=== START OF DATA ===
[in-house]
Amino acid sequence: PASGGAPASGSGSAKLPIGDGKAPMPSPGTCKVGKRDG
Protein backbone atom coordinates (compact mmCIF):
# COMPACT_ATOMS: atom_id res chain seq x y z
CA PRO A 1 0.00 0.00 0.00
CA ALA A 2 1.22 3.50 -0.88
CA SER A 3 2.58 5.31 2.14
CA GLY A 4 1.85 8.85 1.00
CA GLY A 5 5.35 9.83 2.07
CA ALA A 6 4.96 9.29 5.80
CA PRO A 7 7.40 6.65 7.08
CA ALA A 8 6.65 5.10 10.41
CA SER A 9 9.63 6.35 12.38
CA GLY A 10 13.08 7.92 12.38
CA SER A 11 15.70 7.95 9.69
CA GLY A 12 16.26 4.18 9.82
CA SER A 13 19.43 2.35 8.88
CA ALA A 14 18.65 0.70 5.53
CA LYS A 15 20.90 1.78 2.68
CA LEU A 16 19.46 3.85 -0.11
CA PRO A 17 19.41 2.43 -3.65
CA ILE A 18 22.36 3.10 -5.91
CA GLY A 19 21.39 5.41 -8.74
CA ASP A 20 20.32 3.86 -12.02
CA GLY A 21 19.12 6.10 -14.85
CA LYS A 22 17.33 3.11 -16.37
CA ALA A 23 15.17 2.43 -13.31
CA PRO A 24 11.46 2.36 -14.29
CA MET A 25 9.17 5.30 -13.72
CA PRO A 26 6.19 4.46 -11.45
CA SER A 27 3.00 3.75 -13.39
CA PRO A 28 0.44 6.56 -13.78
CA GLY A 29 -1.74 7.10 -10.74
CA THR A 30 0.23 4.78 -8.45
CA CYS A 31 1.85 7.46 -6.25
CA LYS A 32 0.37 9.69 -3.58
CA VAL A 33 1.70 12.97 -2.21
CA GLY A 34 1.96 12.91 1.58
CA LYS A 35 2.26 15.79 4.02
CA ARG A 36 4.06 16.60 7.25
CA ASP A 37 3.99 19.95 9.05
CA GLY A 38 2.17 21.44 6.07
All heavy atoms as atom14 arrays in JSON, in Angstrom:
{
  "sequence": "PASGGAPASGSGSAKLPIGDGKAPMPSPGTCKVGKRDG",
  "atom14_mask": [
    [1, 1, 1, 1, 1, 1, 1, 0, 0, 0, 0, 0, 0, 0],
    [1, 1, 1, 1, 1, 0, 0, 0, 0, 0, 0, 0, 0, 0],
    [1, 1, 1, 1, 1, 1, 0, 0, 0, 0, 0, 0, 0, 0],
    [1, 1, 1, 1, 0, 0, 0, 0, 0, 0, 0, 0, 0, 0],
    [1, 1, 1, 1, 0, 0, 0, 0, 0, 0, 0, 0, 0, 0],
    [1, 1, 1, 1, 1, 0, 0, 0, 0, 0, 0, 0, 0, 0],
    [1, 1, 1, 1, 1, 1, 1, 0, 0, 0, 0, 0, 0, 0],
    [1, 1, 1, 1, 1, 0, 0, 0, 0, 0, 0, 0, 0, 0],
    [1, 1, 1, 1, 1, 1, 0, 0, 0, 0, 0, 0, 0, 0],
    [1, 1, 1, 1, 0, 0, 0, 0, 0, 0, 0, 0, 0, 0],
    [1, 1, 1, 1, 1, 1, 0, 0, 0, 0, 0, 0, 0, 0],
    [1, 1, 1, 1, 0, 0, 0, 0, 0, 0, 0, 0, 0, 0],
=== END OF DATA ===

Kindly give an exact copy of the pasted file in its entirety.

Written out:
[in-house]
Amino acid sequence: PASGGAPASGSGSAKLPIGDGKAPMPSPGTCKVGKRDG
Protein backbone atom coordinates (compact mmCIF):
# COMPACT_ATOMS: atom_id res chain seq x y z
CA PRO A 1 0.00 0.00 0.00
CA ALA A 2 1.22 3.50 -0.88
CA SER A 3 2.58 5.31 2.14
CA GLY A 4 1.85 8.85 1.00
CA GLY A 5 5.35 9.83 2.07
CA ALA A 6 4.96 9.29 5.80
CA PRO A 7 7.40 6.65 7.08
CA ALA A 8 6.65 5.10 10.41
CA SER A 9 9.63 6.35 12.38
CA GLY A 10 13.08 7.92 12.38
CA SER A 11 15.70 7.95 9.69
CA GLY A 12 16.26 4.18 9.82
CA SER A 13 19.43 2.35 8.88
CA ALA A 14 18.65 0.70 5.53
CA LYS A 15 20.90 1.78 2.68
CA LEU A 16 19.46 3.85 -0.11
CA PRO A 17 19.41 2.43 -3.65
CA ILE A 18 22.36 3.10 -5.91
CA GLY A 19 21.39 5.41 -8.74
CA ASP A 20 20.32 3.86 -12.02
CA GLY A 21 19.12 6.10 -14.85
CA LYS A 22 17.33 3.11 -16.37
CA ALA A 23 15.17 2.43 -13.31
CA PRO A 24 11.46 2.36 -14.29
CA MET A 25 9.17 5.30 -13.72
CA PRO A 26 6.19 4.46 -11.45
CA SER A 27 3.00 3.75 -13.39
CA PRO A 28 0.44 6.56 -13.78
CA GLY A 29 -1.74 7.10 -10.74
CA THR A 30 0.23 4.78 -8.45
CA CYS A 31 1.85 7.46 -6.25
CA LYS A 32 0.37 9.69 -3.58
CA VAL A 33 1.70 12.97 -2.21
CA GLY A 34 1.96 12.91 1.58
CA LYS A 35 2.26 15.79 4.02
CA ARG A 36 4.06 16.60 7.25
CA ASP A 37 3.99 19.95 9.05
CA GLY A 38 2.17 21.44 6.07
All heavy atoms as atom14 arrays in JSON, in Angstrom:
{
  "sequence": "PASGGAPASGSGSAKLPIGDGKAPMPSPGTCKVGKRDG",
  "atom14_mask": [
    [1, 1, 1, 1, 1, 1, 1, 0, 0, 0, 0, 0, 0, 0],
    [1, 1, 1, 1, 1, 0, 0, 0, 0, 0, 0, 0, 0, 0],
    [1, 1, 1, 1, 1, 1, 0, 0, 0, 0, 0, 0, 0, 0],
    [1, 1, 1, 1, 0, 0, 0, 0, 0, 0, 0, 0, 0, 0],
    [1, 1, 1, 1, 0, 0, 0, 0, 0, 0, 0, 0, 0, 0],
    [1, 1, 1, 1, 1, 0, 0, 0, 0, 0, 0, 0, 0, 0],
    [1, 1, 1, 1, 1, 1, 1, 0, 0, 0, 0, 0, 0, 0],
    [1, 1, 1, 1, 1, 0, 0, 0, 0, 0, 0, 0, 0, 0],
    [1, 1, 1, 1, 1, 1, 0, 0, 0, 0, 0, 0, 0, 0],
    [1, 1, 1, 1, 0, 0, 0, 0, 0, 0, 0, 0, 0, 0],
    [1, 1, 1, 1, 1, 1, 0, 0, 0, 0, 0, 0, 0, 0],
    [1, 1, 1, 1, 0, 0, 0, 0, 0, 0, 0, 0, 0, 0],